• Recovery generally takes a few weeks, but can take months. Most people recover without side effects and have lifelong immunity against hepatitis A.

Can hepatitis A be treated?

There is no treatment for hepatitis A, only supportive care to help relieve symptoms. It can be prevented by getting the Hepatitis A vaccines before traveling specially for adults.

Where is hepatitis A a concern?

  • Hepatitis A occurs worldwide but is more common in regions with poor sanitation and lack of safe food and water.
  • Regions where there is a high risk of hepatitis A transmission include Africa, Asia and Central and South America.
  • A map of countries and areas of risk for hepatitis Ais available on the World Health Organization (WHO) website.

Recommendations

Book your Travel health Consultation with  our  health care provider at any of our Travel Vaccine Clinics across the GTA.  We recommend to book your appointment as soon as you know about your date of travel.

  1. Practise safe food and water precautions

  2. Wash your hands frequently

  • Wash your hands with soap under warm running water for at least 20 seconds, as often as possible, including before eating or preparing food and after using the bathroom or changing diapers.
  • Use alcohol-based hand sanitizer if soap and water are not available. It’s a good idea to always keep some with you when you travel.
  1. Get vaccinated if you are at risk but are not immunized (either through previous vaccination or previous hepatitis A infection)

    • Discuss the benefits of getting vaccinated with the health care provider at our Travel Vaccine Clinic before travelling to countries where hepatitis A occurs.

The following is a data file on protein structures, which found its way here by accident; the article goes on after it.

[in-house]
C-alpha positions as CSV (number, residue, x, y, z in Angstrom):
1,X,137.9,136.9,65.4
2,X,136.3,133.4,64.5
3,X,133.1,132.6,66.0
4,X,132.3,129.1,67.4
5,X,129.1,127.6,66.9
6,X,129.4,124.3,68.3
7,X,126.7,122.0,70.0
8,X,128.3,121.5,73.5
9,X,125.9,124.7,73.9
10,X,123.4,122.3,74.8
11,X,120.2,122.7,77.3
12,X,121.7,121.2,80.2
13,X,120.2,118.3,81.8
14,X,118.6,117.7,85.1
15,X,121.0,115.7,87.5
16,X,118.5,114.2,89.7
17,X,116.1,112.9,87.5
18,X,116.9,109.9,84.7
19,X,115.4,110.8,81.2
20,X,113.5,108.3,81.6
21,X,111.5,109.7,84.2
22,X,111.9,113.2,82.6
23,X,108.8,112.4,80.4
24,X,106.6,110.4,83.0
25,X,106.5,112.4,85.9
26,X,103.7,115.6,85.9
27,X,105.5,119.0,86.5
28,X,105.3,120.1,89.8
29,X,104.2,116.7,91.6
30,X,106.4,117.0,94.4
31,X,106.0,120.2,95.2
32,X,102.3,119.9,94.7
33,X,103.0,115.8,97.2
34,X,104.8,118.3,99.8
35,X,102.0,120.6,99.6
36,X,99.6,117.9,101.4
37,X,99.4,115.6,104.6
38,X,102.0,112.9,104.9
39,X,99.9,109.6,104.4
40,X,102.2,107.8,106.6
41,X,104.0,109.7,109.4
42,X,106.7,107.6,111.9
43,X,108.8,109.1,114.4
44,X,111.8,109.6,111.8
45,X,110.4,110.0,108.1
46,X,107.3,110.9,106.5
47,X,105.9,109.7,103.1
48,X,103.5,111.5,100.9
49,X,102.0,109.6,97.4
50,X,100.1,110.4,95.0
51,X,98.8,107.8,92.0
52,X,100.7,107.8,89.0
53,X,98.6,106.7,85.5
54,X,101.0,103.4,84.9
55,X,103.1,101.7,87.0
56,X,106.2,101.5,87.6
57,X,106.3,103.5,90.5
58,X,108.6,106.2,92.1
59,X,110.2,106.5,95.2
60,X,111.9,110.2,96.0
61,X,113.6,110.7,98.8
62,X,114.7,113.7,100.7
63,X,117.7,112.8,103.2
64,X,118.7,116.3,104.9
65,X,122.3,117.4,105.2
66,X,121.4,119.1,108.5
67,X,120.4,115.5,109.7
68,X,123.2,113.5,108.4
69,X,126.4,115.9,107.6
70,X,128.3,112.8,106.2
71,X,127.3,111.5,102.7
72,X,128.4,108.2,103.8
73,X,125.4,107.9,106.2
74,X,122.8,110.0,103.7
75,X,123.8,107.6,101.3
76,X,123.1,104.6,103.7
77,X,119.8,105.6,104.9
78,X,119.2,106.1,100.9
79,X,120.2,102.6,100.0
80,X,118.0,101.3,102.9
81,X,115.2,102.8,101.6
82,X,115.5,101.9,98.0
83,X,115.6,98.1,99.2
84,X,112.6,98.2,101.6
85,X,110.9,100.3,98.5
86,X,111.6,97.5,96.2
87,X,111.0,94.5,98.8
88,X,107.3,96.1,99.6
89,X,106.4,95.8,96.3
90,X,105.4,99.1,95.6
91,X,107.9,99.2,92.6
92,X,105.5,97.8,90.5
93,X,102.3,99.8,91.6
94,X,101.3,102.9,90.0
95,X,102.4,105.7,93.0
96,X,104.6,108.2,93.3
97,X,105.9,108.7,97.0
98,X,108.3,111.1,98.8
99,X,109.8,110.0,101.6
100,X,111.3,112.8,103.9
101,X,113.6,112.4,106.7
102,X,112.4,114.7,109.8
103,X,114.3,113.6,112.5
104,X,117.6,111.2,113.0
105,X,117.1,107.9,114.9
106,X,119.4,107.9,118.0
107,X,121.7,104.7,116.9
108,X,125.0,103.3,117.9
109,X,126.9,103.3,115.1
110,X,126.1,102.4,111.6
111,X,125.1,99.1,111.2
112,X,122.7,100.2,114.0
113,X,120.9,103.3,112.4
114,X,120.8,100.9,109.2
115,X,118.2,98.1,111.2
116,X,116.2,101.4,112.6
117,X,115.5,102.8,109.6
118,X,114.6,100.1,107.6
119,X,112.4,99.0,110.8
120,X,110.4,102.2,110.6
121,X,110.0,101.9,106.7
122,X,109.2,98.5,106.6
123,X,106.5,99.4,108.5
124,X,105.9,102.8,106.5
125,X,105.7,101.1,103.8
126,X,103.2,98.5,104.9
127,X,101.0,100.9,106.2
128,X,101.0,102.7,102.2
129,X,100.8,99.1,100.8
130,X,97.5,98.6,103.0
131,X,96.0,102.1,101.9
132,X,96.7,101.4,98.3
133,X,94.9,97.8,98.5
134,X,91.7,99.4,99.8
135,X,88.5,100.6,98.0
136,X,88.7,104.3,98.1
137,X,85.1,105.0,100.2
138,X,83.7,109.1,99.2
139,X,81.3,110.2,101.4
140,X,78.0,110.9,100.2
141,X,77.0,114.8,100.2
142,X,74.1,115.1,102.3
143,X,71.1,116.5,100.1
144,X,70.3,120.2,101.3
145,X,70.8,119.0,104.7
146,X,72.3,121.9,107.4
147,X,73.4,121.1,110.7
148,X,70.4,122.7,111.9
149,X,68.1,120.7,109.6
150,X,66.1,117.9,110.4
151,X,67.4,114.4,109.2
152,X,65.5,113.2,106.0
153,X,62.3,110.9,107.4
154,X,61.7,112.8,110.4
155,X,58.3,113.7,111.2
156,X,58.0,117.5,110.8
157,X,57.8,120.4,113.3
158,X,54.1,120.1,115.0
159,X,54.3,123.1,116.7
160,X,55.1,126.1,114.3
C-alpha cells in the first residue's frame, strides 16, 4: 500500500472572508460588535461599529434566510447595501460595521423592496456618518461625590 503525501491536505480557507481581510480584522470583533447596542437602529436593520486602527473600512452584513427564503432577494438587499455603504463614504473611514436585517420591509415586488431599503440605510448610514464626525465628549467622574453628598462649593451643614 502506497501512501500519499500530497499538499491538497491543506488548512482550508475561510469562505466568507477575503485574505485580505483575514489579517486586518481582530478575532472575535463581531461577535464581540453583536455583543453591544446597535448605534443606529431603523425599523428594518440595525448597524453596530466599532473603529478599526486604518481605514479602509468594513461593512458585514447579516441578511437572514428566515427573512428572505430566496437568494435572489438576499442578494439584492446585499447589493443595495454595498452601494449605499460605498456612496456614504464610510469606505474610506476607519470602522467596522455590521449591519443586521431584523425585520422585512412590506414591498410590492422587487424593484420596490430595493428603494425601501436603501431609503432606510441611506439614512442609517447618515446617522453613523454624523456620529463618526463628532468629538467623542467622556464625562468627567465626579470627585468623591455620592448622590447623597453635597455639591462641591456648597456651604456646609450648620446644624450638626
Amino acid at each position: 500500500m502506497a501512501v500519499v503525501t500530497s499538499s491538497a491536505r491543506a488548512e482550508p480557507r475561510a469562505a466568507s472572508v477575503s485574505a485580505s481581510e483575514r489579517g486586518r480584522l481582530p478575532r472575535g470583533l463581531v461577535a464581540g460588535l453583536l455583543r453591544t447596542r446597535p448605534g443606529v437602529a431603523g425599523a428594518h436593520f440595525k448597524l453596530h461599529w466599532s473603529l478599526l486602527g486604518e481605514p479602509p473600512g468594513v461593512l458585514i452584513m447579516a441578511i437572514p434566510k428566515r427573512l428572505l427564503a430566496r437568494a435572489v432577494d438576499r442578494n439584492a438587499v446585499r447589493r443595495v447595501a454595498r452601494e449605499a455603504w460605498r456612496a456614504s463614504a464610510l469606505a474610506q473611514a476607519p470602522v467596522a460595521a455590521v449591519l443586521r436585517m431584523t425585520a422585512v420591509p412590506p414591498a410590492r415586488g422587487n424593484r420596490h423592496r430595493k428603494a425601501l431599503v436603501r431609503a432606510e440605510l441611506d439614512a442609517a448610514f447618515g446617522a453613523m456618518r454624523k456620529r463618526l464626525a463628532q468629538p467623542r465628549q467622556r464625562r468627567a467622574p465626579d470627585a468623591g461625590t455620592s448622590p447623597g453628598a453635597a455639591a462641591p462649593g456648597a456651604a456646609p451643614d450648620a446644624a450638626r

• visiting areas where drinking water may be unsafe and poor sanitation and hygiene conditions exist.
  1. Monitor your health

  • If you develop symptoms similar to hepatitis A when you are traveling or after you return, see a health care provider and tell them where you have been traveling or living.

Related links

Other resources

Book an appointment with us for the hepatitis A vaccine in Toronto, Ontario.

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Testimonials

"I saw your dr. last weekend and it was a great experience. I felt that he made sure I am traveling with the most recommended vaccines and nothing i do not need. Don't be fooled by his young age appearance, he knows his stuff!!! Efel was the person at the front desk, very sweet and friendly. Prices are OK especially for the level of professionalism they showed."

Jacqueline P.

"Your staff was incredibly helpful and extremely knowledgeable. He helped us look up related diseases for our trip and provided us with necessary information for potential risks. Staff was very helpful as well. We have been here quite a few times and have never been disappointed. Highly recommended!"

Salman S.

"Really friendly staff, efficient, and great price for consultation."

Cydney B.

"Excellent service. Got all my vaccinations and prescriptions . They don't charge to fill up the prescriptions. Best prices I could find. I highly recommend this travel clinic."

Irit I.